Letters from the Future: How New Brunswickers Confronted Climate Change and Redefined Progress -Edited by Daniel Tubb, Abram Lutes, and Susan O’Donnell; Illustrated by Ian Smith

Visiting a work of speculative non-fiction seems like a strange thing to do these days, and the editors of Letters from the Future: How New Brunswickers Confronted Climate Change and Redefined Progress acknowledge that right off: this project was born in 2018, and written in part before the COVID-19 pandemic, while the rest of the pieces were written in 2020. That leads to some pieces with the strange problem of already having come true, or feeling out of step with how radically our world has changed since 2019. However, this is a work of imagining, trying to put forth ideas of how our province’s future could go, both positive and negative. Each letter offers a conception of the future in New Brunswick, all with the centre conviction that our current system cannot continue as it has, and we have seen the results of climate change increase in danger and effect in recent years.

This was released at a moment in our history where it often feels like the future is even more uncertain, and I appreciated all of the different imaginings: from New Brunswick as a homestead farming workhorse (“Local Food for Local Communities,” by Stephanie Coburn), to a province leading the way for youth (“The New Brunswick Youth Parliament,” by Arianne Melara Orellana), to a province which had reimagined immigration and come to value and support it (“We Came, We Saw, We Helped Build the Economy,” by Lisa-Gay Taylor). Some of these resonated with me much more than others, and some of the letters are far more detailed than others, which are still thought practices.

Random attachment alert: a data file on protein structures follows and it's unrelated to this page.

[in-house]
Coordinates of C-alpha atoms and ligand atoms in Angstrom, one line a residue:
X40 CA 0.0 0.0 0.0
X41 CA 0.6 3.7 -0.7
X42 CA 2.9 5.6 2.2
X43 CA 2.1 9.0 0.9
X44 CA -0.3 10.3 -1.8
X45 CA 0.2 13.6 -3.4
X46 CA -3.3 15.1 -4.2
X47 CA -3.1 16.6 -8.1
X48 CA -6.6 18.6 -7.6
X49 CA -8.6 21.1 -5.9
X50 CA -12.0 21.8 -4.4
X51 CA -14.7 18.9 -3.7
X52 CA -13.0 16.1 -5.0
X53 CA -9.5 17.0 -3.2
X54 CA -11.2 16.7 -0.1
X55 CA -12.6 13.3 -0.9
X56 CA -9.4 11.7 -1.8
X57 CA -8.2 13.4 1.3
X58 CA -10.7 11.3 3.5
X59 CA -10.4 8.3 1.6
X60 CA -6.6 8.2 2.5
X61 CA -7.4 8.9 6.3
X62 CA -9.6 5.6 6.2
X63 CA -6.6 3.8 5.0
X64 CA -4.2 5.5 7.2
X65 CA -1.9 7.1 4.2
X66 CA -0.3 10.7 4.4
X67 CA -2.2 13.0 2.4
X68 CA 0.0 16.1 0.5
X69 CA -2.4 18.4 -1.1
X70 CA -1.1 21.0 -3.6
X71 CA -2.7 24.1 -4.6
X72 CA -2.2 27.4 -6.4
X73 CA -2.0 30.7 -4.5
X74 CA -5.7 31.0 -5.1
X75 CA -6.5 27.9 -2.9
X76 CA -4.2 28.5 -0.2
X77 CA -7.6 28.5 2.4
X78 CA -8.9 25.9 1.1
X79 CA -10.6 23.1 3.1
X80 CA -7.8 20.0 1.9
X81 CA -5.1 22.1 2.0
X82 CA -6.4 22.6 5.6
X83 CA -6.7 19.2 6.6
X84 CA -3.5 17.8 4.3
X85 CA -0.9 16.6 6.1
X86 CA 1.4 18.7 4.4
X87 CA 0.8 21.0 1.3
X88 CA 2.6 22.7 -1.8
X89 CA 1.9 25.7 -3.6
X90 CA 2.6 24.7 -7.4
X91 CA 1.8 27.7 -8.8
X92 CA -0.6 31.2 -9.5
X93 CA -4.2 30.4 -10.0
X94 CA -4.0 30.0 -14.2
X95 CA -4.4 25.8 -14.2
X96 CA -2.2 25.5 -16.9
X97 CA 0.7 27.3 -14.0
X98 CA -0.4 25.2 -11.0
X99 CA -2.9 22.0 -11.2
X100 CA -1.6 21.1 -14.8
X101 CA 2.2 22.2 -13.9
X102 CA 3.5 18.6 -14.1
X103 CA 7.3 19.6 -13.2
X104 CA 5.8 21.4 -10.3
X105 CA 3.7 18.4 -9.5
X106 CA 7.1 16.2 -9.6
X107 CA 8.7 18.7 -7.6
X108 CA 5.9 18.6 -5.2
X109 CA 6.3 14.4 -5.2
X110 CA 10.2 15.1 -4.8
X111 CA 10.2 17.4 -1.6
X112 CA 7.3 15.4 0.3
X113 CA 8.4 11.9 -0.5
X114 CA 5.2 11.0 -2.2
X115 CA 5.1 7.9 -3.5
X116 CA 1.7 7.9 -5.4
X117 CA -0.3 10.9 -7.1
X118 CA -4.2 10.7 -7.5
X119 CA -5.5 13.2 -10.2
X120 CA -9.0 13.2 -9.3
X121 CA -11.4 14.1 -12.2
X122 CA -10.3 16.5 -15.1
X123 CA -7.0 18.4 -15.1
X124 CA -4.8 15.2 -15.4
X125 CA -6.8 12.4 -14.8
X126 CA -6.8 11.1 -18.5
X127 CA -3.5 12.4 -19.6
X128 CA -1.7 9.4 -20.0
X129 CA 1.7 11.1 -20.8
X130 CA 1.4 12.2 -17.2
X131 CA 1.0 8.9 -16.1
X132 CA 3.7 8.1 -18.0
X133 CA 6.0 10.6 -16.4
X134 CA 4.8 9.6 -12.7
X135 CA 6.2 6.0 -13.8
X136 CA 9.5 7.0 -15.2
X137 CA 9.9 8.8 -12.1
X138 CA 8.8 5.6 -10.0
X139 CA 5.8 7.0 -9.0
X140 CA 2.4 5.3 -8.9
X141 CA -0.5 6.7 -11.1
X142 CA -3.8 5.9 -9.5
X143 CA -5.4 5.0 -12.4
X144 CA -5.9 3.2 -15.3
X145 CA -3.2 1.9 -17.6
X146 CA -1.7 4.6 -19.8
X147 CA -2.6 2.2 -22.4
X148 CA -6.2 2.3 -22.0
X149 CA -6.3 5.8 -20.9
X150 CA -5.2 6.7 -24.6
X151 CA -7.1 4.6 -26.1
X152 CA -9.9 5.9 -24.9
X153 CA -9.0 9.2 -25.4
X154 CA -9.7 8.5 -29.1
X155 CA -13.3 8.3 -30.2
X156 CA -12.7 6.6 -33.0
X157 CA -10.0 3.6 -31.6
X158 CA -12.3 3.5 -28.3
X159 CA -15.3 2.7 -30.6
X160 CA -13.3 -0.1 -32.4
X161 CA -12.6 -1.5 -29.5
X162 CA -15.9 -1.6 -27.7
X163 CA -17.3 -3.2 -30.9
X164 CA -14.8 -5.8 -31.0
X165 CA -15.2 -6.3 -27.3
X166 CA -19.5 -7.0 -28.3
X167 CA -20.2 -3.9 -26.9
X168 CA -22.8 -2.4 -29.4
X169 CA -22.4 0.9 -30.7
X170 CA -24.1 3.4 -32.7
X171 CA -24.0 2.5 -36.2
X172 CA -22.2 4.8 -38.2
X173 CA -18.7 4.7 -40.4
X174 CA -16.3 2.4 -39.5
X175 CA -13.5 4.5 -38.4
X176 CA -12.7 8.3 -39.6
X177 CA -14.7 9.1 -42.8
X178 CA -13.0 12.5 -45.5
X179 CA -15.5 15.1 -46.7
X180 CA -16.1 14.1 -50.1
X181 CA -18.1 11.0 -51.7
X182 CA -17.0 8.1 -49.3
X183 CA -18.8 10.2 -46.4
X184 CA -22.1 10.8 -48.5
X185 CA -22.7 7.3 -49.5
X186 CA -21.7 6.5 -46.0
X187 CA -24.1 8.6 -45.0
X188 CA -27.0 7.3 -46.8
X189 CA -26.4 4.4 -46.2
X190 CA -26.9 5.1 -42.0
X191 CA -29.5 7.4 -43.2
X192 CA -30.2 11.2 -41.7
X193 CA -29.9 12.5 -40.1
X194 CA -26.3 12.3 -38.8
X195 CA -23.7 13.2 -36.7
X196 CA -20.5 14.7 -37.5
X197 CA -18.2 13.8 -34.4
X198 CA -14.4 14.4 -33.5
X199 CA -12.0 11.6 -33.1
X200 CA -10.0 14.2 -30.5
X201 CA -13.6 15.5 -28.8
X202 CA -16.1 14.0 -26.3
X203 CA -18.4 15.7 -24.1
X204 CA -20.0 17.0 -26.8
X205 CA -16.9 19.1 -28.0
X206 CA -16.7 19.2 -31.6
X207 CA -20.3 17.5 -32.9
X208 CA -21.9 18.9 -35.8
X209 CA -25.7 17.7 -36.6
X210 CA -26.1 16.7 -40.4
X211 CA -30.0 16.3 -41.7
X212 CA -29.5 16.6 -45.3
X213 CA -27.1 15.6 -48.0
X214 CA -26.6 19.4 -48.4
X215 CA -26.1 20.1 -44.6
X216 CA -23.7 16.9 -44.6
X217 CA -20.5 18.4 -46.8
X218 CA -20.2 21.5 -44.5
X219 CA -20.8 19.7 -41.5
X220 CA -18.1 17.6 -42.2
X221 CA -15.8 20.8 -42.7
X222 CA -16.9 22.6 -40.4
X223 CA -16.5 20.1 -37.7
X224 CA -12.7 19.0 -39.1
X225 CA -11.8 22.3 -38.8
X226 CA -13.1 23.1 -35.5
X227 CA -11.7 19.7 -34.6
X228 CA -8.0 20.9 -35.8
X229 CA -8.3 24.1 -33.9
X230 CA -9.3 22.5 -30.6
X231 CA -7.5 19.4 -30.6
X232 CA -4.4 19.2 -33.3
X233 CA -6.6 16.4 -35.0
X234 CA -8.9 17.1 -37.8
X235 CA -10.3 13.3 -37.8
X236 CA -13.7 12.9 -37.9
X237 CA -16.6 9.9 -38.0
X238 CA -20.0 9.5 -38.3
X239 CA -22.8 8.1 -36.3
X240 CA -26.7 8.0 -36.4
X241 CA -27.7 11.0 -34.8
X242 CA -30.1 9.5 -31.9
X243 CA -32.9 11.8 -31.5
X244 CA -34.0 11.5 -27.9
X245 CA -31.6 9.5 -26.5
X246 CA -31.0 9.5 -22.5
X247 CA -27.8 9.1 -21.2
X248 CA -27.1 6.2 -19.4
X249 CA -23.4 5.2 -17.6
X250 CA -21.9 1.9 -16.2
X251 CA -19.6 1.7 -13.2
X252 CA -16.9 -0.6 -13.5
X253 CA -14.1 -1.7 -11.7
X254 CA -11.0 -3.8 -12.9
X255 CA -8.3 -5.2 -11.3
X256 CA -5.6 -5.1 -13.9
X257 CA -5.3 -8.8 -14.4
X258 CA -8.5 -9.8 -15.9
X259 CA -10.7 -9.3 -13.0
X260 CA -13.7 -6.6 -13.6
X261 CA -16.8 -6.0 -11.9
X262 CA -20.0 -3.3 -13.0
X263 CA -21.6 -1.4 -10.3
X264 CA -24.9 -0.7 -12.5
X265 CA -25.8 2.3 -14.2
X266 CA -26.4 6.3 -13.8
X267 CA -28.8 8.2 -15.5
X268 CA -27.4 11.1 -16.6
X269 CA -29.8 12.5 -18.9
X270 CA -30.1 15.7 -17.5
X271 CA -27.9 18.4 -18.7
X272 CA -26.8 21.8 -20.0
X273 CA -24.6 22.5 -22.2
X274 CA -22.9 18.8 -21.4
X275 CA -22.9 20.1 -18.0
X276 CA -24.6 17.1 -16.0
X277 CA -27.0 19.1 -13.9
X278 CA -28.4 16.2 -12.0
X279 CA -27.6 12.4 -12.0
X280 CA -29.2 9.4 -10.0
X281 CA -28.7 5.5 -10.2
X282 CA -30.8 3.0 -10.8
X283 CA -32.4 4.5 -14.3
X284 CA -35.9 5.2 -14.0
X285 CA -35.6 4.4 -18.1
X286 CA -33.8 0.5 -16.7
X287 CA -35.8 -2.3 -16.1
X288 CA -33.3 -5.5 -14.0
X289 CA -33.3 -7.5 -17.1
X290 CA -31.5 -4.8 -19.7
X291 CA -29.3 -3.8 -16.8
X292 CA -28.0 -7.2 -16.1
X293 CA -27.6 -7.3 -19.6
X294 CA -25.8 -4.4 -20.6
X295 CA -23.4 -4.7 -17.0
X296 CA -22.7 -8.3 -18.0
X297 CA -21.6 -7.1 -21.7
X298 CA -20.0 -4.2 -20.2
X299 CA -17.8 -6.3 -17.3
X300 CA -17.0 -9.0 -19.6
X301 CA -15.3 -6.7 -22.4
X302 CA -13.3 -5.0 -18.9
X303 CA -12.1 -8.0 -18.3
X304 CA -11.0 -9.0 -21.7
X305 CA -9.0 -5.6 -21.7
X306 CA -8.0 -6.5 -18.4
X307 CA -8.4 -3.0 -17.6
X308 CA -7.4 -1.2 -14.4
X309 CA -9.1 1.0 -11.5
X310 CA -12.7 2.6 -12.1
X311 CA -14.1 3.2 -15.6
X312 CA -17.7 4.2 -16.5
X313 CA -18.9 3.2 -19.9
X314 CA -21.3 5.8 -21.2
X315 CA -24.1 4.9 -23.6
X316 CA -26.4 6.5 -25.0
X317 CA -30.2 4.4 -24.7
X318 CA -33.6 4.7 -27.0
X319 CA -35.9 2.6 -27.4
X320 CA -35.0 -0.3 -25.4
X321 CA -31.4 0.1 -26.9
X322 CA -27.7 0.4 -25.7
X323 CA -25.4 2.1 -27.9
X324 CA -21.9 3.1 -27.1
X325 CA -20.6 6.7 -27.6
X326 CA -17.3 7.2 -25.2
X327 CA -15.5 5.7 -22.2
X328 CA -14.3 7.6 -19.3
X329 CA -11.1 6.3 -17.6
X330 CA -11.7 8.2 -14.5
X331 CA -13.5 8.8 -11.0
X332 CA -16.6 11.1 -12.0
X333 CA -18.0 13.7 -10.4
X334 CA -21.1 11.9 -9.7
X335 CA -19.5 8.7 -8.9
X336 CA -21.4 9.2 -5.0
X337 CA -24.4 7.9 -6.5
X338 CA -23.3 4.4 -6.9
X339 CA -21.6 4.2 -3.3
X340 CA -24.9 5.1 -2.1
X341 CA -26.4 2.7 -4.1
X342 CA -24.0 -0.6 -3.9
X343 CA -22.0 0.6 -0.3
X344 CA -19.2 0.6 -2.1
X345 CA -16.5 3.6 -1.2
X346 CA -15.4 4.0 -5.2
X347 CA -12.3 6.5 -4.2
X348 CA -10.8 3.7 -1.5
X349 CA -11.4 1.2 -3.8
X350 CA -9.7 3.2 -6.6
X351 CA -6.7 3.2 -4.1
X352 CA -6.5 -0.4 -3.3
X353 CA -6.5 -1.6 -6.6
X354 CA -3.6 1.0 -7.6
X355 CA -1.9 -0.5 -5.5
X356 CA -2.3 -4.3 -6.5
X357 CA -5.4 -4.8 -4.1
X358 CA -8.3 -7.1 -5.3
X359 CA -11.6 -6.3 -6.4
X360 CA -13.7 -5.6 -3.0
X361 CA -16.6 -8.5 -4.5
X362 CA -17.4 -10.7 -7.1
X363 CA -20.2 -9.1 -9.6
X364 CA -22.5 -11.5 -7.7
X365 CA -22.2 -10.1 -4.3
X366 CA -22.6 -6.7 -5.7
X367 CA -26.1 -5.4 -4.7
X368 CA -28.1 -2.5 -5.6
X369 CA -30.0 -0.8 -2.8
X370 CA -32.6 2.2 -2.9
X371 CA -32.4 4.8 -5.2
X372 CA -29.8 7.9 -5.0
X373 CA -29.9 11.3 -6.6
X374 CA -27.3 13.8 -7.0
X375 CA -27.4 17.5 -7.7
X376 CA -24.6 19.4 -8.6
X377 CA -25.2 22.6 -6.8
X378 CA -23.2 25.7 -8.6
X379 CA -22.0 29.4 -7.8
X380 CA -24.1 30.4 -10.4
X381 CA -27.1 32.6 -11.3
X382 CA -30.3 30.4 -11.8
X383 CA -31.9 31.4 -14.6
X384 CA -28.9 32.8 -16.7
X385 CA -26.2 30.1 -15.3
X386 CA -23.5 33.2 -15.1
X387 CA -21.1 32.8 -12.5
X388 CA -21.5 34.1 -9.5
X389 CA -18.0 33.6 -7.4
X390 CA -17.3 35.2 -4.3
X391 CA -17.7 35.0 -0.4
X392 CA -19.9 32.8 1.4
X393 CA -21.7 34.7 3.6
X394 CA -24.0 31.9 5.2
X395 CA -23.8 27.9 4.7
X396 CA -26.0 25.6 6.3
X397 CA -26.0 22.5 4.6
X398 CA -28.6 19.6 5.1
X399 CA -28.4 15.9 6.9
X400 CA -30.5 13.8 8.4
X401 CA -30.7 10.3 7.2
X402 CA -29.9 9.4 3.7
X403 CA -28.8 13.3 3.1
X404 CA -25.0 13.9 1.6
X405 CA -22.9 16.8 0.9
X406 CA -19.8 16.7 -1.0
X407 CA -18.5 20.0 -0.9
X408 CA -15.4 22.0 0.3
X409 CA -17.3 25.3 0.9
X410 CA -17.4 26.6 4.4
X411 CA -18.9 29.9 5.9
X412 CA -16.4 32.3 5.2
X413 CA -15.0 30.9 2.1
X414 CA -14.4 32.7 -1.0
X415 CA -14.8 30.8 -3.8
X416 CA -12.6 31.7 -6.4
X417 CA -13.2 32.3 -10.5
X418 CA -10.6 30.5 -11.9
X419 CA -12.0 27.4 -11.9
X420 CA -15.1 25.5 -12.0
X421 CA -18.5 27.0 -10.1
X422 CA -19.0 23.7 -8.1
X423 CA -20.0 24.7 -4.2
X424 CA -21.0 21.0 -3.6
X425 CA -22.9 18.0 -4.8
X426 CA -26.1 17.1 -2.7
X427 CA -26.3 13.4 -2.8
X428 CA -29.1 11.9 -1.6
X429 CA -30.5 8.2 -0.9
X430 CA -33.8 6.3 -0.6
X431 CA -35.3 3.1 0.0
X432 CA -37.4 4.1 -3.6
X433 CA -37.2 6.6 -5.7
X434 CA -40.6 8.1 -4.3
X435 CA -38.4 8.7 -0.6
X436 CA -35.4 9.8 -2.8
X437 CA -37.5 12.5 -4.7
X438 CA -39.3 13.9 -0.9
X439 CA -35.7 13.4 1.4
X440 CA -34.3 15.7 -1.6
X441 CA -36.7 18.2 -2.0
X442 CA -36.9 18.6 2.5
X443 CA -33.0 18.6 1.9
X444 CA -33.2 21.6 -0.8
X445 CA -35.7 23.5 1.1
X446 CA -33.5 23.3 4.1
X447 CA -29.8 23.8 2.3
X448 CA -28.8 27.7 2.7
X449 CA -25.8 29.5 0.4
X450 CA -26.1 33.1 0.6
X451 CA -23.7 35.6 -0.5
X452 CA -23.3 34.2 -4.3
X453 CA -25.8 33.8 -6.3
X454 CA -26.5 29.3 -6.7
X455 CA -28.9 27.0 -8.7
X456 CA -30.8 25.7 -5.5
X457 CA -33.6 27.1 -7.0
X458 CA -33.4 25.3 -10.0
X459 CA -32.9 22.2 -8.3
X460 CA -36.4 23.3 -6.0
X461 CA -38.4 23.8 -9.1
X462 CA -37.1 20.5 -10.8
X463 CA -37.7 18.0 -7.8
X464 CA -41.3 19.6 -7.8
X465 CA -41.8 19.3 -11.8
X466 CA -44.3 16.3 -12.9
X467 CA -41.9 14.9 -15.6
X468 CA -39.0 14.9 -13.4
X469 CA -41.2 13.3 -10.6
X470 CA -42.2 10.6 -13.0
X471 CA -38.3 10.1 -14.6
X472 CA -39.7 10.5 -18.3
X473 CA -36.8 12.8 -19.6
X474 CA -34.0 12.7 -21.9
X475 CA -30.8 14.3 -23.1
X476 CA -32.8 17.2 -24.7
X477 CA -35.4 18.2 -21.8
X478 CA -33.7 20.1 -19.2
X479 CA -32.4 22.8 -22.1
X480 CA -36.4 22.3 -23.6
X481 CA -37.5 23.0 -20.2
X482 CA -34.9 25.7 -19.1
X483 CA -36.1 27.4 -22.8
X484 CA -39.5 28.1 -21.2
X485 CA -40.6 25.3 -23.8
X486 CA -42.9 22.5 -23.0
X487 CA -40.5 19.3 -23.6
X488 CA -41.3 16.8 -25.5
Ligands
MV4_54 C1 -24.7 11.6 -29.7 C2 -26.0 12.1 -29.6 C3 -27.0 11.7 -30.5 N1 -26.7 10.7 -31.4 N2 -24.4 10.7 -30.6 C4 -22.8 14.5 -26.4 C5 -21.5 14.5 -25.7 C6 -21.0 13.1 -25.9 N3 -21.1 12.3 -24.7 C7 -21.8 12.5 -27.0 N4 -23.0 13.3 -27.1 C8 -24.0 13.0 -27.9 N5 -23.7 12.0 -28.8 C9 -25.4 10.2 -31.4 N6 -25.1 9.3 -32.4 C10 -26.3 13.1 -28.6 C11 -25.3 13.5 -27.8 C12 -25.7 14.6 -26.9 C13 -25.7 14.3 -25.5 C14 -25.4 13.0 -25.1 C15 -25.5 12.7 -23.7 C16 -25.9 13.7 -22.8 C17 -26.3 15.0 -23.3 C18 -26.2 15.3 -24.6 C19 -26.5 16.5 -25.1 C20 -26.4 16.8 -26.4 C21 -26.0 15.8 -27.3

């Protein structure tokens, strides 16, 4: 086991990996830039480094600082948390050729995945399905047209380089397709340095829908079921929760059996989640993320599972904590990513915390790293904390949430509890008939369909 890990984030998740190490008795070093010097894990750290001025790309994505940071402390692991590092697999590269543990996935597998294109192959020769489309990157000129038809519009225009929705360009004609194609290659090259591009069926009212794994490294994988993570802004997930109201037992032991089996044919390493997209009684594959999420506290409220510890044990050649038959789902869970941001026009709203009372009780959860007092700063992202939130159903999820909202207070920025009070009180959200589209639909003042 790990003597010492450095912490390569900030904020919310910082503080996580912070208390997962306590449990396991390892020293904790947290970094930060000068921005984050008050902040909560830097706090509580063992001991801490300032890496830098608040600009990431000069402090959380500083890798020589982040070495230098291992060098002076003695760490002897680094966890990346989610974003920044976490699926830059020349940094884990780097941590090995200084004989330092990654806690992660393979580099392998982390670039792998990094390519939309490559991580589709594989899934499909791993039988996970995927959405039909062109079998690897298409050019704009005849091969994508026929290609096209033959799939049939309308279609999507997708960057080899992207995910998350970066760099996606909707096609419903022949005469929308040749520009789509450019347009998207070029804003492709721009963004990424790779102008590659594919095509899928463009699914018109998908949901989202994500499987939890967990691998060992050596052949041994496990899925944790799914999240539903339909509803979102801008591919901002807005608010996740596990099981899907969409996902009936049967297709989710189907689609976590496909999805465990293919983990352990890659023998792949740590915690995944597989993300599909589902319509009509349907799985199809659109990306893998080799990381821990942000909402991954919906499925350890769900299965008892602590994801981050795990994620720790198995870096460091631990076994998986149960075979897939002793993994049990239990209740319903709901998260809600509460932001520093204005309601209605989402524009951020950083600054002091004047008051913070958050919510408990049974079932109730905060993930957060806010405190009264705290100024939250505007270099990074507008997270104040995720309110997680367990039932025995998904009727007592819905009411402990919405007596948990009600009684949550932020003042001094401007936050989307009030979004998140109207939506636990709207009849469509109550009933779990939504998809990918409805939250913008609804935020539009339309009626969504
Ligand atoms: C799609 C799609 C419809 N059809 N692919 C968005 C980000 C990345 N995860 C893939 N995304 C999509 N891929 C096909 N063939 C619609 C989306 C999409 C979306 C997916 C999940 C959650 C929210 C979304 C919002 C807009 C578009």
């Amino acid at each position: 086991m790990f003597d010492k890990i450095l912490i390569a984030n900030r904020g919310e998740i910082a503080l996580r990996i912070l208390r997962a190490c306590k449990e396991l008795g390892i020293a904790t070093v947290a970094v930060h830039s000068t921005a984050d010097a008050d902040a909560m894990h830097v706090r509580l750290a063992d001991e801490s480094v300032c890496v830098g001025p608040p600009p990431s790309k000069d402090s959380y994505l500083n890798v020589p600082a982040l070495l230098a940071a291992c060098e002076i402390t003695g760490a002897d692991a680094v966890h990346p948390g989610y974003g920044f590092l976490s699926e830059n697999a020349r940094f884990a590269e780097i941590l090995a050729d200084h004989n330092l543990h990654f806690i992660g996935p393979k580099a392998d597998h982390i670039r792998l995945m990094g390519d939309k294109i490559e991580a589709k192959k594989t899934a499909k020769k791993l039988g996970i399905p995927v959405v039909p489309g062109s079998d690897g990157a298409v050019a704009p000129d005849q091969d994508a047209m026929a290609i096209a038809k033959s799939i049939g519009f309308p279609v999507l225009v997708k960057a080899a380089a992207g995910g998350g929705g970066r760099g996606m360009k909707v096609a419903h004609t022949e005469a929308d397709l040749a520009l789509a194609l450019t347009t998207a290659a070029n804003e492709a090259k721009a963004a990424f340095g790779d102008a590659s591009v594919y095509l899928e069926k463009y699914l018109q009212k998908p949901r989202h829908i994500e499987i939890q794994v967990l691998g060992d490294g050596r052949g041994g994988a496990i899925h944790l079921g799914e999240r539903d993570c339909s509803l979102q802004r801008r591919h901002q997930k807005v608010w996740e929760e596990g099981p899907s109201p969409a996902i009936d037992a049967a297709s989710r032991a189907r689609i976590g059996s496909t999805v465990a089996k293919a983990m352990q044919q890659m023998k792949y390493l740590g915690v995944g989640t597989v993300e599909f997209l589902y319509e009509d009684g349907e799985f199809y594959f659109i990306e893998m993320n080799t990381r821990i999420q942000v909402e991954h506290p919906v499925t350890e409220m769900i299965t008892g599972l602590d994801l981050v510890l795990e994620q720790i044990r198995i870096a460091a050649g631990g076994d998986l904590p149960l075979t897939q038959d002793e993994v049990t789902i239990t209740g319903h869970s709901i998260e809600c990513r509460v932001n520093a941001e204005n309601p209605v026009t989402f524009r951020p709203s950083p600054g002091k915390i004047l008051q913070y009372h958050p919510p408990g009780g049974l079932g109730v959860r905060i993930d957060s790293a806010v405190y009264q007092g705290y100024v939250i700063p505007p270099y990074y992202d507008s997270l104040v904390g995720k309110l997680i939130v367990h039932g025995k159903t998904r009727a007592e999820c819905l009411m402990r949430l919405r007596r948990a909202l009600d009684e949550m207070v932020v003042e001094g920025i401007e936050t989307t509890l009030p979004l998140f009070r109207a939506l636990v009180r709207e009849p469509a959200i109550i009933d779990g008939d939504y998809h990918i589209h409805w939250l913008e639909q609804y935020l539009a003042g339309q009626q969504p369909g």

Overall, I liked this collection and would like it to be widely read, but I know that texts which have the possibility of challenging your conception of the world, and particularly, challenge the status quo, can end up preaching to the choir. This is a really great thought experiment, however, and offers not only dreams, but concrete goals and policy decisions, as well as showing us how many wonderfully engaged fellow New Brunswickers there are out there.

  • Publisher ‏ : ‎ Chapel Street Editions (Oct. 12 2021)
  • Language ‏ : ‎ English
  • Paperback ‏ : ‎ 154 pages
  • ISBN-10 ‏ : ‎ 1988299373
  • ISBN-13 ‏ : ‎ 978-1988299372

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Alison Manley has ricocheted between New Brunswick and Nova Scotia for most of her life. Now in Halifax, Nova Scotia, she is the Cataloguing and Metadata Librarian at Saint Mary's University. Her past life includes a long stint as a hospital librarian on the banks of the mighty Miramichi River. She has an honours BA in political science and English from St. Francis Xavier University, and a Master of Library and Information Studies from Dalhousie University. While she's adamant that her love of reading has nothing to do with her work, her ability to consume large amounts of information very quickly sure is helpful. She is often identified by her very red lipstick, and lives with her partner Brett and cat, Toasted Marshmallow.